Motorcycle Safety Awareness Month And Government Hypocrisy

PHOTO CREDIT: Optimal Claim/Creative Commons Share Alike 4.0

It’s May, and you know what that means—an onslaught of messages from federal and provincial government agencies telling us it’s Motorcycle Safety Awareness Month. Thanks for your help, guys, but it’s time to call out the hypocrisy. There’s a growing danger for all motorists on Canadian roads, with motorcyclists and other vulnerable road users particularly imperiled—and the government itself is directly responsible for the problem. I’m talking about a rise in impaired driving.

Specifically, I’m talking about cannabis impairment, and I’m particularly unhappy because we all knew this problem was coming. Back in 2018, before the government legalized cannabis, I talked to police across North America (including US-based agencies, as cannabis was also being legalized in the States throughout this time). Every officer I talked to said the same thing. Whether or not they agreed with the legalization of cannabis, they expected it would cause an increase in impaired driving. And now, six years later, we are seeing they were correct.

It’s not just my opinion. Public Safety says that impaired driving is a growing problem. Somewhat amusingly, they reassure us that cannabis use behind the wheel is lessening, though, thanks to “self-reported” data. I can tell you otherwise from talking with law enforcement, and through my own personal observations.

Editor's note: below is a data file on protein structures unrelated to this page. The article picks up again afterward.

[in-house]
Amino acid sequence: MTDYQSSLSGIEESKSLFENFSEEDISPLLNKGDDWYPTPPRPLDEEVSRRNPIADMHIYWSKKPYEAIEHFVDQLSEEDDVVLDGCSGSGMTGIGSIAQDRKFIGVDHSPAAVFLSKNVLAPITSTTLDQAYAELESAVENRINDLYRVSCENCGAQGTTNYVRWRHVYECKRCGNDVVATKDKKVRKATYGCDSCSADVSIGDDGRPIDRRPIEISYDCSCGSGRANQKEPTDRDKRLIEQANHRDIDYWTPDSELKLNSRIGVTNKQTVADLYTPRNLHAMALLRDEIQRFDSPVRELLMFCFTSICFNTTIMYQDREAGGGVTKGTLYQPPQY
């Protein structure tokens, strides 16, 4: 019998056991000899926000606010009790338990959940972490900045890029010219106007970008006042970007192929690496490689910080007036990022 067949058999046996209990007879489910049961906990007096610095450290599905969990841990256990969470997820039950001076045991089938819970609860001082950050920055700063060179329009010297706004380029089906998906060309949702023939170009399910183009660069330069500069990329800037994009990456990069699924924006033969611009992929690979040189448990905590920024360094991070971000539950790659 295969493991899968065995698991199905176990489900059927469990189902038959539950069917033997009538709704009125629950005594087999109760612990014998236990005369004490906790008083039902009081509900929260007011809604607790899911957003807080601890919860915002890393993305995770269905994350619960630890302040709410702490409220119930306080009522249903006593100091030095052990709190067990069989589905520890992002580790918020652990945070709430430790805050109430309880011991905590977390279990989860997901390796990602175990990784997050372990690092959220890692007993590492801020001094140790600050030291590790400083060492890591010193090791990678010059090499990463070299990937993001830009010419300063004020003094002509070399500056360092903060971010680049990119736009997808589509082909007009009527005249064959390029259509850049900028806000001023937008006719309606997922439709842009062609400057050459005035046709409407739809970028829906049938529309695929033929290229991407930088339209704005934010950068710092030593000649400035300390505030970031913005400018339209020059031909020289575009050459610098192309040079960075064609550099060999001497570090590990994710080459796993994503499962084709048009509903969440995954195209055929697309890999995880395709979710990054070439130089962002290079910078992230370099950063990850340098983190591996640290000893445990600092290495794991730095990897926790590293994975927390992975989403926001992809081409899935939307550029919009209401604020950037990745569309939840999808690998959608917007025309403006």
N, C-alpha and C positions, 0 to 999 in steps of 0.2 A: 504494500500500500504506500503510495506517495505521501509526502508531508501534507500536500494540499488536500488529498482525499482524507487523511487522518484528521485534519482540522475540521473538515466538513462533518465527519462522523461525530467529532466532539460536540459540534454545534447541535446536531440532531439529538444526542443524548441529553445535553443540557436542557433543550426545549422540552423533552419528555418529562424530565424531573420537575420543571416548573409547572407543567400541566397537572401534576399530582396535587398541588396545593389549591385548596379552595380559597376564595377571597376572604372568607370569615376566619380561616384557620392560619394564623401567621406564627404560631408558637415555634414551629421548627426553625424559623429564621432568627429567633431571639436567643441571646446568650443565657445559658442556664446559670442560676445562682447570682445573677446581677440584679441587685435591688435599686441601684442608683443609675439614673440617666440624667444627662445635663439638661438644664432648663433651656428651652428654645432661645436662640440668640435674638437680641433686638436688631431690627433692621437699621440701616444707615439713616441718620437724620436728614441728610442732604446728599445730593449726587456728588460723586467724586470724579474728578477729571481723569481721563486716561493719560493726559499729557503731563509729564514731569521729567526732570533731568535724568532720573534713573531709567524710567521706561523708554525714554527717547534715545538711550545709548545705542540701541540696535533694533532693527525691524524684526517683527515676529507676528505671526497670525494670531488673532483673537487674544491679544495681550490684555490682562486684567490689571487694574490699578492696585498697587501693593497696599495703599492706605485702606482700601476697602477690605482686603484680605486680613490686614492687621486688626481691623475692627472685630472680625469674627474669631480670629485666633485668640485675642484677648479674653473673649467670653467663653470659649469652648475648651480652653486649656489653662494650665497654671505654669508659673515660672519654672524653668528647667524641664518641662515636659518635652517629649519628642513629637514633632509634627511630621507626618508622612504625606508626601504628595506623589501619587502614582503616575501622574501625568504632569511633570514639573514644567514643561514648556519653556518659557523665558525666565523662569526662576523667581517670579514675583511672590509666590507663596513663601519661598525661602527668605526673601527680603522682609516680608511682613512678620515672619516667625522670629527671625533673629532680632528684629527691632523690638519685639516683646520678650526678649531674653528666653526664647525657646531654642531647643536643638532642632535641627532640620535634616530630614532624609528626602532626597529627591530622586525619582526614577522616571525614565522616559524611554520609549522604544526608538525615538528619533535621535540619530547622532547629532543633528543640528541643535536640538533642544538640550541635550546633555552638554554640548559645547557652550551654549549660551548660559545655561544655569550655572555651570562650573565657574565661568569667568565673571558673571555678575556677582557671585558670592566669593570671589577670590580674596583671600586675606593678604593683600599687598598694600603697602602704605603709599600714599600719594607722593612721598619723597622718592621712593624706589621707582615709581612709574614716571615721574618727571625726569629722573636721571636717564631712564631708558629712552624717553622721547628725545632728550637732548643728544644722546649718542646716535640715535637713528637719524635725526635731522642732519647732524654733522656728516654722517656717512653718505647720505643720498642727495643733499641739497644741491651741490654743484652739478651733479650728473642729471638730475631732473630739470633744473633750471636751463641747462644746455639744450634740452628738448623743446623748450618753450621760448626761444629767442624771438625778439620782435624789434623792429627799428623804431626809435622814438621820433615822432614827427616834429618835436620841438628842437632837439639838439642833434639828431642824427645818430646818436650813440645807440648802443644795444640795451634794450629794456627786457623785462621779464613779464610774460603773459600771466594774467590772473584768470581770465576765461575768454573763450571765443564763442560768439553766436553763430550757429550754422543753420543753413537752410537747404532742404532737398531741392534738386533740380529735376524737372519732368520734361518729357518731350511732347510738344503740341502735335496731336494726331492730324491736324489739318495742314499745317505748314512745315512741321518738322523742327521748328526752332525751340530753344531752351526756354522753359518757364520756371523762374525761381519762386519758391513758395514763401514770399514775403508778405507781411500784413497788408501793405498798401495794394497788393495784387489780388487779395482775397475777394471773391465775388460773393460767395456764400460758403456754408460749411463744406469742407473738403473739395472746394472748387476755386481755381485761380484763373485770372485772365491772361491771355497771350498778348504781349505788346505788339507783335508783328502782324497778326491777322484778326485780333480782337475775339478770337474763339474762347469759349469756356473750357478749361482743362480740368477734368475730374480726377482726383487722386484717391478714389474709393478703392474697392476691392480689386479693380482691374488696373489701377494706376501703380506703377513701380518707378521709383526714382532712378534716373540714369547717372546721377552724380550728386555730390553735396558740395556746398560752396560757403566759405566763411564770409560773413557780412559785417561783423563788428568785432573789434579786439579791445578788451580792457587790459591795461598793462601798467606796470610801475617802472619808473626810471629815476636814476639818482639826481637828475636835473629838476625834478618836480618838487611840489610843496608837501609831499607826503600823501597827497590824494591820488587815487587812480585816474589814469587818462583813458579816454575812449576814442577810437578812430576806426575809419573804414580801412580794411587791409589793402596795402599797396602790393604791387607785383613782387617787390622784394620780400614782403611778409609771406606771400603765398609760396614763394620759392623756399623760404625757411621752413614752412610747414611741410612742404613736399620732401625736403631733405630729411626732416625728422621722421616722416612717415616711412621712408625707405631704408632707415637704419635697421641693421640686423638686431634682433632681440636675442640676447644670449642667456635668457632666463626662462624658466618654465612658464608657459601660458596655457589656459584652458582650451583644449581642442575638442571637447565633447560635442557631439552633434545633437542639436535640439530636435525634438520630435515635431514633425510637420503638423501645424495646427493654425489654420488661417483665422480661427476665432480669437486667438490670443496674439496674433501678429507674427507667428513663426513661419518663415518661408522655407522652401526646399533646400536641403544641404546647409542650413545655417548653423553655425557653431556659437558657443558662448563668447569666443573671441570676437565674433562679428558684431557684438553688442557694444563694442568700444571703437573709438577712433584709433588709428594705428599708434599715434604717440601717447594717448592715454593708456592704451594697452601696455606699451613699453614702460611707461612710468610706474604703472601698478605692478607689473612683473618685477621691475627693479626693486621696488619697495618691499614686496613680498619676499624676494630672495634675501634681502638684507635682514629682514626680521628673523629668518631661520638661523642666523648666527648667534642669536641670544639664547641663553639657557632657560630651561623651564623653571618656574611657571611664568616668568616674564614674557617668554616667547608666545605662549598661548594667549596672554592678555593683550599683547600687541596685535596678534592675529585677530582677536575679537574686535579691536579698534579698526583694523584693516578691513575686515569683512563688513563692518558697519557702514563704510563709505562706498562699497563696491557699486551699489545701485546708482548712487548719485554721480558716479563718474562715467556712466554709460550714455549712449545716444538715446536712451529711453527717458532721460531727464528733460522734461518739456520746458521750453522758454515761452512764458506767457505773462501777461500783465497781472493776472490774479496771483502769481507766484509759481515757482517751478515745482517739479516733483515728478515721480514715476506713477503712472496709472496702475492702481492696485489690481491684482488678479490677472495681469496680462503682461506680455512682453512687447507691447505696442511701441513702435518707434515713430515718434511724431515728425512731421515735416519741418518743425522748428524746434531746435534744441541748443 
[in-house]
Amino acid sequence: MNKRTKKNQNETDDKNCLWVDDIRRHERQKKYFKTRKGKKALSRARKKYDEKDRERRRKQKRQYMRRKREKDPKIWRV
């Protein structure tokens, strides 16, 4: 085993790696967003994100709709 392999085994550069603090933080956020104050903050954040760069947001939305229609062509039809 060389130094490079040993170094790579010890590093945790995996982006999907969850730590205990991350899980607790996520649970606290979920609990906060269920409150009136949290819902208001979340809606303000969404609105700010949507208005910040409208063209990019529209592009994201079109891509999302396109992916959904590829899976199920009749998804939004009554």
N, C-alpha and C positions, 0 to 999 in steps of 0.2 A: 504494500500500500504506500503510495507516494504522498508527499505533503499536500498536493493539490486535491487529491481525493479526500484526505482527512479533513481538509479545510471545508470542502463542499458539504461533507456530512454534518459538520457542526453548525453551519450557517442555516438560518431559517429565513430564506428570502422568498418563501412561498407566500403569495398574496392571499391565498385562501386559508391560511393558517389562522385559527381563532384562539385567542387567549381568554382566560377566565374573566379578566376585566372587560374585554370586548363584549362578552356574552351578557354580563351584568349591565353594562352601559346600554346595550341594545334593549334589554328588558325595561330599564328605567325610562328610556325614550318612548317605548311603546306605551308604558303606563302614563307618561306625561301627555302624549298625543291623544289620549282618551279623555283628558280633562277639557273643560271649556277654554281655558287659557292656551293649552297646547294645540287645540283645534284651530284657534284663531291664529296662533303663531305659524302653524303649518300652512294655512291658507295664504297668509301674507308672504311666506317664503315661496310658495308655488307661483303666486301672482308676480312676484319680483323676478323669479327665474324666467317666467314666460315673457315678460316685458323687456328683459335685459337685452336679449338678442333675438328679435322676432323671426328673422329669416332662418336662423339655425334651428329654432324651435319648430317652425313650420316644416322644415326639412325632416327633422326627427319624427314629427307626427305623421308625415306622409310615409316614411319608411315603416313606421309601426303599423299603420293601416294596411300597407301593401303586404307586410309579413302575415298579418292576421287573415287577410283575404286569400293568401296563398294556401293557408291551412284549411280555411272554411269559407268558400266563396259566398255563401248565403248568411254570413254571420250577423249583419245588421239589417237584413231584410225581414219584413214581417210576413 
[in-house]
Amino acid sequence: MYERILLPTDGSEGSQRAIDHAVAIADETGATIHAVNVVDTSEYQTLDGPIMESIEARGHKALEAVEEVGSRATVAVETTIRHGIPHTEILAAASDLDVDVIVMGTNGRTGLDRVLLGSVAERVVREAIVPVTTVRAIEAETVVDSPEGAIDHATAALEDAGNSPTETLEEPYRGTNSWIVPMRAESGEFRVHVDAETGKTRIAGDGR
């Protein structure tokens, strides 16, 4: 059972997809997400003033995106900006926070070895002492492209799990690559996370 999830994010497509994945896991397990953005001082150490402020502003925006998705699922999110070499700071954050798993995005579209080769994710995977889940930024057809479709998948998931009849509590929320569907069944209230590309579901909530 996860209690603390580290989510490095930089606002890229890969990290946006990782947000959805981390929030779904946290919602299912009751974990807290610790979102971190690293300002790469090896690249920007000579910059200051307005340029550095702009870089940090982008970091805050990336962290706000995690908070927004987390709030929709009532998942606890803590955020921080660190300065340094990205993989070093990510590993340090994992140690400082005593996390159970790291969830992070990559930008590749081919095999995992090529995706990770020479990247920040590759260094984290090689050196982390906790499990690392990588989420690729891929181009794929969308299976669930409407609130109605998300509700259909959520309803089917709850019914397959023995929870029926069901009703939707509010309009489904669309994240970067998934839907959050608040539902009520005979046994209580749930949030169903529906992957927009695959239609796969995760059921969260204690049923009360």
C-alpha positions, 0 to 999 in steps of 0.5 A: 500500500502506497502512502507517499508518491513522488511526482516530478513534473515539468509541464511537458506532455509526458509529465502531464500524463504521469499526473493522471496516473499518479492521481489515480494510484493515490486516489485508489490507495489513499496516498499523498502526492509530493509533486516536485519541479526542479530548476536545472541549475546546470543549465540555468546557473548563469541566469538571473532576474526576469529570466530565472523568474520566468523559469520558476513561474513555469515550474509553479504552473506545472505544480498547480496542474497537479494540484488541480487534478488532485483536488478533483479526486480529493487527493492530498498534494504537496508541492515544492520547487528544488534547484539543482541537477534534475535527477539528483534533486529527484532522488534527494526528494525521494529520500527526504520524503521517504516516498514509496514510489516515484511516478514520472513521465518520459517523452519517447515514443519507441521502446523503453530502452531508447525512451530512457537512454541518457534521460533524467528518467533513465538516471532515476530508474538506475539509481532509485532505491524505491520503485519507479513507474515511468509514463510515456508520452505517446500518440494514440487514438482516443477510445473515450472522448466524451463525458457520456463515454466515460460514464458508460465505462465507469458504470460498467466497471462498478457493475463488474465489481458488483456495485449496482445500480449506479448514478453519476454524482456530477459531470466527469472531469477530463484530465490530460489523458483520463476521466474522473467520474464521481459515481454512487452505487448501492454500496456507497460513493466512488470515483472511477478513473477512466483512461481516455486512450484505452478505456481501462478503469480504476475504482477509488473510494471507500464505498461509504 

In the years before legalization of cannabis, I was a runner, bicyclist and motorcyclist and I can say it was rare to smell marijuana smoke in traffic. Now? The smell of weed is everywhere.

When cannabis was legalized, we were told it was unlawful to consume cannabis while driving, and that it was illegal to drive while high. With that in mind, I’ve called the police on multiple occasions to report impaired drivers. I’ve never received any indication that police followed up on any of these complaints. In one case, when I called the RCMP, they treated me with indignance when I told them I wanted a follow-up call to ensure that someone had actually addressed the situation. “We don’t comment on ongoing investigations blah blah blah blah.” I’m sure they pursued this incident with their utmost tenacity, though.

Canada’s federal government warns us that it’s illegal to drive under the influence of drugs, while not providing police with the tools to lay DUI charges that stick for cannabis-impaired motorists. PHOTO CREDIT: Government of Canada

Frustrated over law enforcement’s apparent unwillingness to address the increase in impaired driving, I reached out to a contact to ask: What’s up, and what can I do? And my contact laid it out for me. Police are not anxious to pursue impaired driving incidents, said the officer, because they don’t want to lose the case in court.

One of the dirty secrets the federal government never told you back in 2018 was that cannabis-impaired driving can be harder to prove than alcohol-impaired driving. There are obvious cut-and-dried scenarios. If police find a driver crashed into a tree with a blunt smoldering in the ashtray, only the most obtuse or corrupt judges would reject that as evidence, as long as the police did their job correctly.

Current equipment used to test for cannabis impairment can be challenged in court, police say. This makes law enforcement concerned they can make arrests that result in wasted time in court. PHOTO CREDIT: Government of Canada